Google founder Larry Page “used to say all Google products ought to be like a toothbrush, where everybody uses it at least twice a day,” Green said in her first extended interview since her July promotion. “We changed the metaphor to an air bag. People don’t need it often, but when they do, they absolutely need it to work.”
Green previously oversaw the development of other tools that became important in the Middle East and to its diaspora, including a technique called the redirect method, which targets people who are searching online for ways to join extremist groups with counterprogramming, such as testimonials from grieving relatives of dead suicide bombers. Jigsaw also makes Intra, an Android app for reaching blocked websites.
Not long after Russia invaded Ukraine, Jigsaw began efforts to “pre-bunk” anticipated false narratives about incoming Ukrainian refugees, a project Green said will expand to other areas in a bid to inoculate people against disinformation.
“In cybersecurity, mis- and disinformation, harassment, and extremism, we are confident we can continue to innovate there,” Green said.
Outline is based on previous open-source projects and makes its code public, reassuring those who worry about back doors.
Its rapid takeup in Iran has been especially gratifying to Green as a virtual return to a country she re-engaged with after the 2001 terrorist attacks in the U.S., she heard it described as part of an Axis of Evil. At the time living in England and thinking of herself as British, she began visiting relatives in Iran, learning how they saw the world and later thinking about how technology could aid them.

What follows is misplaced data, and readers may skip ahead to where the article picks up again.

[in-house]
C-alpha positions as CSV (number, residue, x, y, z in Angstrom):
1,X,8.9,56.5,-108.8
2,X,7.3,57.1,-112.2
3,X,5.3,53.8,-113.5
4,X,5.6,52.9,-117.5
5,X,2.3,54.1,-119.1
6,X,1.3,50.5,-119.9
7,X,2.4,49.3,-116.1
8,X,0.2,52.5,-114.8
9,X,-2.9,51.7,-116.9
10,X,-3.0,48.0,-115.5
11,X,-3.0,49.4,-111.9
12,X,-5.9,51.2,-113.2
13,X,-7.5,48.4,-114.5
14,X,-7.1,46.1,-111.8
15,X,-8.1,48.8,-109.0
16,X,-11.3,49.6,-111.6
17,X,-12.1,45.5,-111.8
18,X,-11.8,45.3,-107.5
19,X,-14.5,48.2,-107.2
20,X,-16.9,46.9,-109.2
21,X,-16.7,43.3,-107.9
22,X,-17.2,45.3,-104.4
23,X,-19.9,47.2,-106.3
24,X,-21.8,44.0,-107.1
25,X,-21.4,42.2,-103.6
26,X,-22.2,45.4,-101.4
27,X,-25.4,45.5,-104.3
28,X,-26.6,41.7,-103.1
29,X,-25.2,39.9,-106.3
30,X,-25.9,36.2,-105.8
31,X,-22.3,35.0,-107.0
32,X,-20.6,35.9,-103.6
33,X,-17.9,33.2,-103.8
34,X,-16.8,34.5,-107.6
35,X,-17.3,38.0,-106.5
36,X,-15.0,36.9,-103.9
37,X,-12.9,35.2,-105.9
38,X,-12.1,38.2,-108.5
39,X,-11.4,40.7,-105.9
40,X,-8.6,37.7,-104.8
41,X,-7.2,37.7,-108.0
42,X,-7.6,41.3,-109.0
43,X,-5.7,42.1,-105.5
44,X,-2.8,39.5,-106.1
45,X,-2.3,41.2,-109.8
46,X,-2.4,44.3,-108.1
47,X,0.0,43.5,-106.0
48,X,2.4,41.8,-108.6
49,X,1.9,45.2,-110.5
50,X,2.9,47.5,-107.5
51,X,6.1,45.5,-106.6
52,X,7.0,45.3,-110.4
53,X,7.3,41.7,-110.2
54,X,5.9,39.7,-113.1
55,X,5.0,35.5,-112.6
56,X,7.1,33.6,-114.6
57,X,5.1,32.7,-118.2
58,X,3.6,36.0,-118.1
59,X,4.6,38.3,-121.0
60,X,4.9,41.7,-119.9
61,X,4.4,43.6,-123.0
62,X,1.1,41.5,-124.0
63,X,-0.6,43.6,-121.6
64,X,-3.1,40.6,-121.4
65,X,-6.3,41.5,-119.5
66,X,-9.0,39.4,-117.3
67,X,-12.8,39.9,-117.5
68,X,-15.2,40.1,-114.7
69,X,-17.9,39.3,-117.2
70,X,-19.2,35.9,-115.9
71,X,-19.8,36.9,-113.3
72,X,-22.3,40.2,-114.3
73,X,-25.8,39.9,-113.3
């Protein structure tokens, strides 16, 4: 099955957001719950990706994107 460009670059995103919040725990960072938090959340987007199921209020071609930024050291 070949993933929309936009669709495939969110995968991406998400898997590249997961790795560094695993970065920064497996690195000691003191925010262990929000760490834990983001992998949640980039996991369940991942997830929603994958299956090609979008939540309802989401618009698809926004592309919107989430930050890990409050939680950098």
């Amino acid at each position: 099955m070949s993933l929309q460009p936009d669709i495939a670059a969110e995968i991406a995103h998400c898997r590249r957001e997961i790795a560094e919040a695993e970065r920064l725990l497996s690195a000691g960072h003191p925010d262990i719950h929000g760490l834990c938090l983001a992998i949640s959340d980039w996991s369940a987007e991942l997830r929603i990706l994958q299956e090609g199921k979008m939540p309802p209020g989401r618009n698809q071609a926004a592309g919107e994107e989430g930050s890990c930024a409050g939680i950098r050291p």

“There’s a fear and subjugation that is not familiar” to Westerners, she said.
Returning to work at Google, she found that knowledge helped stoke interest in figuring out ways to help break through government limits on communication. “Just my being in the room changed the nature of the discussion,” she said. “I was advocating for Iran.”
Married to a Jewish filmmaker, Green also sits on the board of the Anti-Defamation League, a nonprofit known for fighting antisemitism that also works to counter harassment and extremism.
After working in other roles at the company, in 2011 she joined Jigsaw’s earlier incarnation, Google Ideas, as the first employee under Jared Cohen, a former State Department tech evangelist close to then-CEO Eric Schmidt. She was attracted in part by the work Cohen had done in support of the 2009 Iran protests, recalled Jigsaw executive Scott Carpenter, and she helped scrounge up engineers from other parts of the company by claiming that Outline was farther along than it really was.
“Fake it ’til you make it,” Green explained. “Nothing brings endorsement like momentum.”